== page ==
His time spent abroad gave him a particular Parisian style:

He created a stir, his tall slender figure attired in French costume, and with an impressive wig, cocked hat, and gold-headed cane."

J. B. Lyons, ‘O'Halloran, Sylvester’ in Dictionary of Irish Biography.


O’Halloran’s interests were varied, and he published a number of well-received treaties.

One of his particular interests was in investigating the causes of cataracts.  As part of his investigations he examined the eyes of dead calves and even conducted experiments on live dogs. 

O’Halloran also turned his attention to the properties of air, amputation, head injuries and surgery in general – writing and publishing on some of these topics.


© The National Gallery, London 2014

Did you know?  O'Halloran was passionate about defending Ireland and the Irish from those who might denigrate it, and this was evident even in his medical works. In 'A New Treatise on External Injuries of the Head (1793)' he wrote about the Irish temper, and how it had been exacerbated by the 'cruel oppressions' of the British administration: 

our people, invincibly brave, notwithstanding the cruel oppressions they have suffered for a century past, and highly irritable, soon catch fire: a slight offence is frequently followed by serious consequences; and sticks, stones, and every other species of offence next to hand, are dealt out with great liberality!"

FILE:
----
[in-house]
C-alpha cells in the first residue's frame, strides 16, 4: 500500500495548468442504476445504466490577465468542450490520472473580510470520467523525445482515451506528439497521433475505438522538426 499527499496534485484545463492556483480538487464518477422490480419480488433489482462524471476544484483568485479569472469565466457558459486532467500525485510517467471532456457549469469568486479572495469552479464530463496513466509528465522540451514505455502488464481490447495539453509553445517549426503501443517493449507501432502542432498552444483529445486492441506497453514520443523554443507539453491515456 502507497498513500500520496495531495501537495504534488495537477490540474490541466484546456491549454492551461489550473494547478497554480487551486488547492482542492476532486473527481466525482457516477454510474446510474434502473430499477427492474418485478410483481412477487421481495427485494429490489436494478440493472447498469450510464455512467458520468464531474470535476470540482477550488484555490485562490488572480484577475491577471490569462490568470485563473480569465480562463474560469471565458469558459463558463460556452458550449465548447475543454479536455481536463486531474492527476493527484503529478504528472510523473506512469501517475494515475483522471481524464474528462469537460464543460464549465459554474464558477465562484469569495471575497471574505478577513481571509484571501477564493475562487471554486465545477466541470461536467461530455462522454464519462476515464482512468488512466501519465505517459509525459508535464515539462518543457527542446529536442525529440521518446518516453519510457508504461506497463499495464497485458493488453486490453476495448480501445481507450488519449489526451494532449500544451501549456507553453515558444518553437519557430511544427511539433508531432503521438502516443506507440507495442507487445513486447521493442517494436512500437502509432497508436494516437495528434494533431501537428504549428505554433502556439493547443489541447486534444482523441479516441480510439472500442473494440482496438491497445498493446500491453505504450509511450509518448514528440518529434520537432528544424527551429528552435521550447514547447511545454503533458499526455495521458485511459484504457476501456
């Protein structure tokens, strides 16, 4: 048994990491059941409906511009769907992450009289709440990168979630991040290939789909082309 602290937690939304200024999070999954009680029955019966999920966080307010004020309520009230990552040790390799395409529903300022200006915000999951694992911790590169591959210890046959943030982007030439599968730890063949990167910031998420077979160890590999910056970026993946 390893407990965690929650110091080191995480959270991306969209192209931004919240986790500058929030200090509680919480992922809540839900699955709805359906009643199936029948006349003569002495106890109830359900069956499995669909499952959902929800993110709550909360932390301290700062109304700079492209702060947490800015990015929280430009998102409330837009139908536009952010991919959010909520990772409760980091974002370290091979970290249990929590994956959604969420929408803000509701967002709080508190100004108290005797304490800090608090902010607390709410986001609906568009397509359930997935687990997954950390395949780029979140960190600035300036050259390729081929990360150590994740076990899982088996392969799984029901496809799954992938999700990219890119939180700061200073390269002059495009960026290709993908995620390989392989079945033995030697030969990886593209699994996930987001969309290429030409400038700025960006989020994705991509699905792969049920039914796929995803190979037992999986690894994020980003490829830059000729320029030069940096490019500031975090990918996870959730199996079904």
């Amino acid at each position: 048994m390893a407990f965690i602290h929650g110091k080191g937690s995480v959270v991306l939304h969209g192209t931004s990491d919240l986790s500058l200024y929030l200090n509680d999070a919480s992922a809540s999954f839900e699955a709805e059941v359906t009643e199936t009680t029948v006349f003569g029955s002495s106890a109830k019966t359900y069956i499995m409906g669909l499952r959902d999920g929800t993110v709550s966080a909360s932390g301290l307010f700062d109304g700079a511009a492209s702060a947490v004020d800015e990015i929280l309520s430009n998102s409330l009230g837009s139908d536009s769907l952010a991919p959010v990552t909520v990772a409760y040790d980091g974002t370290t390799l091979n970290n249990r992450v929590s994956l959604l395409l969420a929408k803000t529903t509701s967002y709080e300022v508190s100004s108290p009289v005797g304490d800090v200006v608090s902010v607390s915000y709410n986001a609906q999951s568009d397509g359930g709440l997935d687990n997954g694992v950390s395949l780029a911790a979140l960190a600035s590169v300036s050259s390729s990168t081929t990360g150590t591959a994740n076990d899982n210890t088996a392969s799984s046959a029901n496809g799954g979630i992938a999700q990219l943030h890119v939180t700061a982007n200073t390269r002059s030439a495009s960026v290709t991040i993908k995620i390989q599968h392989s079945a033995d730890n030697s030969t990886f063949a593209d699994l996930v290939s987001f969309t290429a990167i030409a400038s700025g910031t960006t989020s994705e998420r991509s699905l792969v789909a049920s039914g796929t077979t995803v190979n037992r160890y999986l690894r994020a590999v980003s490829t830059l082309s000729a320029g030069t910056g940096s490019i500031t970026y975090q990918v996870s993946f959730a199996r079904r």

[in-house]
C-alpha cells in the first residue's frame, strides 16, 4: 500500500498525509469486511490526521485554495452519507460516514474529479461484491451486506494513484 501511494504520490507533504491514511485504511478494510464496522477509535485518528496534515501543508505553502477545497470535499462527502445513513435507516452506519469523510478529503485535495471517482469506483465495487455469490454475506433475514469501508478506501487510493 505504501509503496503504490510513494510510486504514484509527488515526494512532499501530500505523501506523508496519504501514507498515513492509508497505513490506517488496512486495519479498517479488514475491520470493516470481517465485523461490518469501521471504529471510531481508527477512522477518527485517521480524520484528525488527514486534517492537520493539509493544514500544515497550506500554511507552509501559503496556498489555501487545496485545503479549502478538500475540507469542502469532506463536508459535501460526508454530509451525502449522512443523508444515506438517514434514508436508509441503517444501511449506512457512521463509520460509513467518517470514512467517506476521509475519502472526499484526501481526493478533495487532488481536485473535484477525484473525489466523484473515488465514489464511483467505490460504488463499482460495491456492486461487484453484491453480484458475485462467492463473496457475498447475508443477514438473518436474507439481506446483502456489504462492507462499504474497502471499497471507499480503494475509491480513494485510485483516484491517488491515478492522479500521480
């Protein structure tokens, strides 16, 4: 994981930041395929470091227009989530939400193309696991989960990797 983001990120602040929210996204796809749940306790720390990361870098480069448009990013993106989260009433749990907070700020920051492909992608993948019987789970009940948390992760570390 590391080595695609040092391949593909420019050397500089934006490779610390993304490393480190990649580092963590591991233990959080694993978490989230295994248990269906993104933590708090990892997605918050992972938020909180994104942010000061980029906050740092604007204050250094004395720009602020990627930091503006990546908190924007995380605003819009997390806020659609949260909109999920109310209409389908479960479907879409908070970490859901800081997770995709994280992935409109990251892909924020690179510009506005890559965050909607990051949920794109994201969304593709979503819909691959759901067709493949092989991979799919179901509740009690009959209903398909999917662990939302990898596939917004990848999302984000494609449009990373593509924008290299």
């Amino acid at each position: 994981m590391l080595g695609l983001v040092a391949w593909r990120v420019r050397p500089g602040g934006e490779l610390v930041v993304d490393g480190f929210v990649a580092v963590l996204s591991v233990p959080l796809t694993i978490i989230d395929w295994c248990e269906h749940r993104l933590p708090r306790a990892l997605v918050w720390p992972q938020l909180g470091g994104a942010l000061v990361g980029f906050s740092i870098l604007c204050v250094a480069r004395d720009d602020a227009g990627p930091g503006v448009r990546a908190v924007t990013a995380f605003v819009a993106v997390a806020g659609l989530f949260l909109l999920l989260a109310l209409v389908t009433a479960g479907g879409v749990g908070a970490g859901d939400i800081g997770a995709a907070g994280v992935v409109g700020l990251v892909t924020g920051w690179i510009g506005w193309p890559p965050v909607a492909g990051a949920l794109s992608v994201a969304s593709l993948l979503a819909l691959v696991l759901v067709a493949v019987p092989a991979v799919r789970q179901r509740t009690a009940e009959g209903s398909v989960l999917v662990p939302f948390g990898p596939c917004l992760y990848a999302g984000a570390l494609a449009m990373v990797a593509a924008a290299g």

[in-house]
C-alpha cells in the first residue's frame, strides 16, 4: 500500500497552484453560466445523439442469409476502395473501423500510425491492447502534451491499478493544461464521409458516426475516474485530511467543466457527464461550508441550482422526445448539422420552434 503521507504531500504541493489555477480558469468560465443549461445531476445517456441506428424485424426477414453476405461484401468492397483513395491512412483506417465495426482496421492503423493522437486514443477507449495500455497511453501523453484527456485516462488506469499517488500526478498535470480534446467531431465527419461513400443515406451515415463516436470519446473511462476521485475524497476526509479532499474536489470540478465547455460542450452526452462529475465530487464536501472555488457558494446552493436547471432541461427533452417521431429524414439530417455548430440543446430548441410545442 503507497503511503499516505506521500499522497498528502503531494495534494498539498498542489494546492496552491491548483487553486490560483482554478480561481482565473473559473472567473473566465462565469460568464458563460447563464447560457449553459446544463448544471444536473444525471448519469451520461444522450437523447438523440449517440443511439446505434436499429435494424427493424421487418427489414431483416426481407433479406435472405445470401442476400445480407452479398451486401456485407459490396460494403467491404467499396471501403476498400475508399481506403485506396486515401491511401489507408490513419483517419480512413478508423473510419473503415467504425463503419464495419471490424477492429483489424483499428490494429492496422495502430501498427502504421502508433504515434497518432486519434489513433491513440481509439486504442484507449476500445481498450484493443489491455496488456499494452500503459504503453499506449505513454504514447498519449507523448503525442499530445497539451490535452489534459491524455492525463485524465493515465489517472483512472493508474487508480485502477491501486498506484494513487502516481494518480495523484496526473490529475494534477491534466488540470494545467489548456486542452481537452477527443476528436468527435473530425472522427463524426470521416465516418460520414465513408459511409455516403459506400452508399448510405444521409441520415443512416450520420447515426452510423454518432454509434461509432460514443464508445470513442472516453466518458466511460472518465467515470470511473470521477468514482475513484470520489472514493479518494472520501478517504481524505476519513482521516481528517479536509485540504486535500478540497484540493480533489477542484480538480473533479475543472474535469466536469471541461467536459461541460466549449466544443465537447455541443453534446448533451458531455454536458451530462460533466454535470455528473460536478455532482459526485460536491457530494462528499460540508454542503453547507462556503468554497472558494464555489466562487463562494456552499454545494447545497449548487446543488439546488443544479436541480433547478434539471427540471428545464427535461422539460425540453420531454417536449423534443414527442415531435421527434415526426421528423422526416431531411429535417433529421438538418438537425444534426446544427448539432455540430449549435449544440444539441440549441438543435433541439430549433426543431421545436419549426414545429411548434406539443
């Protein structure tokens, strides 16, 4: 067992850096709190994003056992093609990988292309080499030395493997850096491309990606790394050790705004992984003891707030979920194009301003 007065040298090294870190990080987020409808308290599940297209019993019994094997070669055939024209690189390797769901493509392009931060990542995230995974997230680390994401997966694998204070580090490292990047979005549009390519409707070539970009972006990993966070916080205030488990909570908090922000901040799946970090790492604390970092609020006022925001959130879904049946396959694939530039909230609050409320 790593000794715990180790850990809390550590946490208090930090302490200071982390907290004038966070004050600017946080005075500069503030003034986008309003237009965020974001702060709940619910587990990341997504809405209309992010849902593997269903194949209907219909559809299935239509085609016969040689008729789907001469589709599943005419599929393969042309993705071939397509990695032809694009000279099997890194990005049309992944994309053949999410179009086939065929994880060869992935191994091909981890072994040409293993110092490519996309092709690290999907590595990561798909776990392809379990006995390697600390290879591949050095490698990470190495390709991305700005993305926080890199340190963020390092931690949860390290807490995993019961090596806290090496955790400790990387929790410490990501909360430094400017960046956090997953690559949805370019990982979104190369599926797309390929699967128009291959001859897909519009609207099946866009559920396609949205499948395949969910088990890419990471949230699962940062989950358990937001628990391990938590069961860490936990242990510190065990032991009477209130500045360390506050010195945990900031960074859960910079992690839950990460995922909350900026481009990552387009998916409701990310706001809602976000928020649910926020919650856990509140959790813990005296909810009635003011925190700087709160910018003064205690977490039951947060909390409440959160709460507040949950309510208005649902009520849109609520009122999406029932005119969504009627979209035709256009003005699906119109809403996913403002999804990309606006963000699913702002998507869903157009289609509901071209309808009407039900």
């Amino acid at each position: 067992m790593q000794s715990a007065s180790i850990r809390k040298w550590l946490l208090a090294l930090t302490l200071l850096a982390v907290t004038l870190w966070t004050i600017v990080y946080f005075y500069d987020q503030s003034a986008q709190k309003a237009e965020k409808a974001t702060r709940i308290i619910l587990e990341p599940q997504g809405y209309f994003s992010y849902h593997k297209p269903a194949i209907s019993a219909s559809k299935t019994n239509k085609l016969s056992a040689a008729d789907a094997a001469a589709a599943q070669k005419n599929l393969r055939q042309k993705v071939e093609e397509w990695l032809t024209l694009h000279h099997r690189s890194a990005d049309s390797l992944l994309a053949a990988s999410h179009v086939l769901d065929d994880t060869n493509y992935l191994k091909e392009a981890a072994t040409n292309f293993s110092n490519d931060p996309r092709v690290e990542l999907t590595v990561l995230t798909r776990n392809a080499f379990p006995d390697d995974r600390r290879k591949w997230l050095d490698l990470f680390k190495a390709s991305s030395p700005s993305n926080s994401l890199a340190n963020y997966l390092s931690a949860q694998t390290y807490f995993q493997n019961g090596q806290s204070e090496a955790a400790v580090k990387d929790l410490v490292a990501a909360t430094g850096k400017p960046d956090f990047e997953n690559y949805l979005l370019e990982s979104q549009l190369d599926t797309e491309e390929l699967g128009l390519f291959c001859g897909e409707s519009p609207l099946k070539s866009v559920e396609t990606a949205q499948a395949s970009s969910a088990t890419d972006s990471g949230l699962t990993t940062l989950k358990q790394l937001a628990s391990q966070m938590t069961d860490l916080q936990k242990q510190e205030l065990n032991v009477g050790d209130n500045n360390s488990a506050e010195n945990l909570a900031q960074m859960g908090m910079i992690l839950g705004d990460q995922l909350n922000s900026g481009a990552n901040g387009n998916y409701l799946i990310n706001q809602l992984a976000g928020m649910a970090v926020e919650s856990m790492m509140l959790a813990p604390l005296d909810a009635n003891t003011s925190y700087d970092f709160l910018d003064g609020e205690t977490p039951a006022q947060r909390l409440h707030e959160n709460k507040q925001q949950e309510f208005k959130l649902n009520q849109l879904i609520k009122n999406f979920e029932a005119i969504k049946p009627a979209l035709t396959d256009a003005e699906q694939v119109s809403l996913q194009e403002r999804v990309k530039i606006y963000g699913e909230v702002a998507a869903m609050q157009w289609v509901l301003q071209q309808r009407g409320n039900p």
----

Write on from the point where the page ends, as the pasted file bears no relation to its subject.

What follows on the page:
O’Halloran was also involved in the eighteenth-century Limerick intellectual society and as a man of letters, he corresponded with many intellectuals of his day, including Edmund Burke. 

Did you know?  O'Halloran conveyed bladders full of air around Limerick, climbing up the tallest buildings and hills to see if altitude changed the properties of air. His conclusion? Nope!



John Gilborne, The Medical Review, 1775; [W. R. Wilde], ‘Illustrious physicians and surgeons in Ireland. No. VI. Sylvester O'Halloran, M.R.I.A.’, Dublin Quart. Jn. Med. Sc., v (1848), pp 223–50

Kevin Hannan, ‘A forgotten Limerick genius’, Old Limerick Jn., xxii (1987), pp 4–7.

Claire E. Lyons, ‘Sylvester O’Halloran (1727-1807)¸ Three unpublished letters’ in North Munster Antiquarian Journal, no. 49 (2009).

J. B. Lyons, 'O'Halloran, Sylvester' Dictionary of Irish Biography, (eds) James McGuire and James Quinn (Cambridge University Press, 2009)

J. B. Lyons, ‘Sylvester O'Halloran’, Ir. Jn. Med. Sc. (1963), pp 217–32, 279–88.

J. B. Lyons, ‘The letters of Sylvester O'Halloran’, N. Munster Antiq. Jn., ix (1963), pp 163–81.

J. B. Lyons, ‘Sylvester O' Halloran's treatise on the air’, Ire. Med. Jn., lxxvi (1983), pp 37–9.

Clare. O’Halloran, ‘Sylvester O’Halloran (1727-1807)’ in The Oxford Dictionary of National Biography Online.

Clare O'Halloran, "Brian Boru and his afterlife", in History of Ireland, vol. 22, no. 2 (2014) pp 38-41.

Clare O'Halloran, ‘The Island of Saints and Scholars’: Views of the early church and sectarian politics in late-eighteenth century Ireland’ in Eighteenth-Century Ireland, vol. 5 (1990), pp 7-20.               

Clare O'Halloran, ‘The Triumph of ‘Virtuous Liberty’: Representations of the Vikings and Brian Boru in eighteenth-century histories’ in Eighteenth-Century Ireland, vol. 22 (2007), pp 151-163.

As an ophthalmological experiment, O'Halloran hung dogs upside down to see if increased blood flow to the eyes caused cataracts.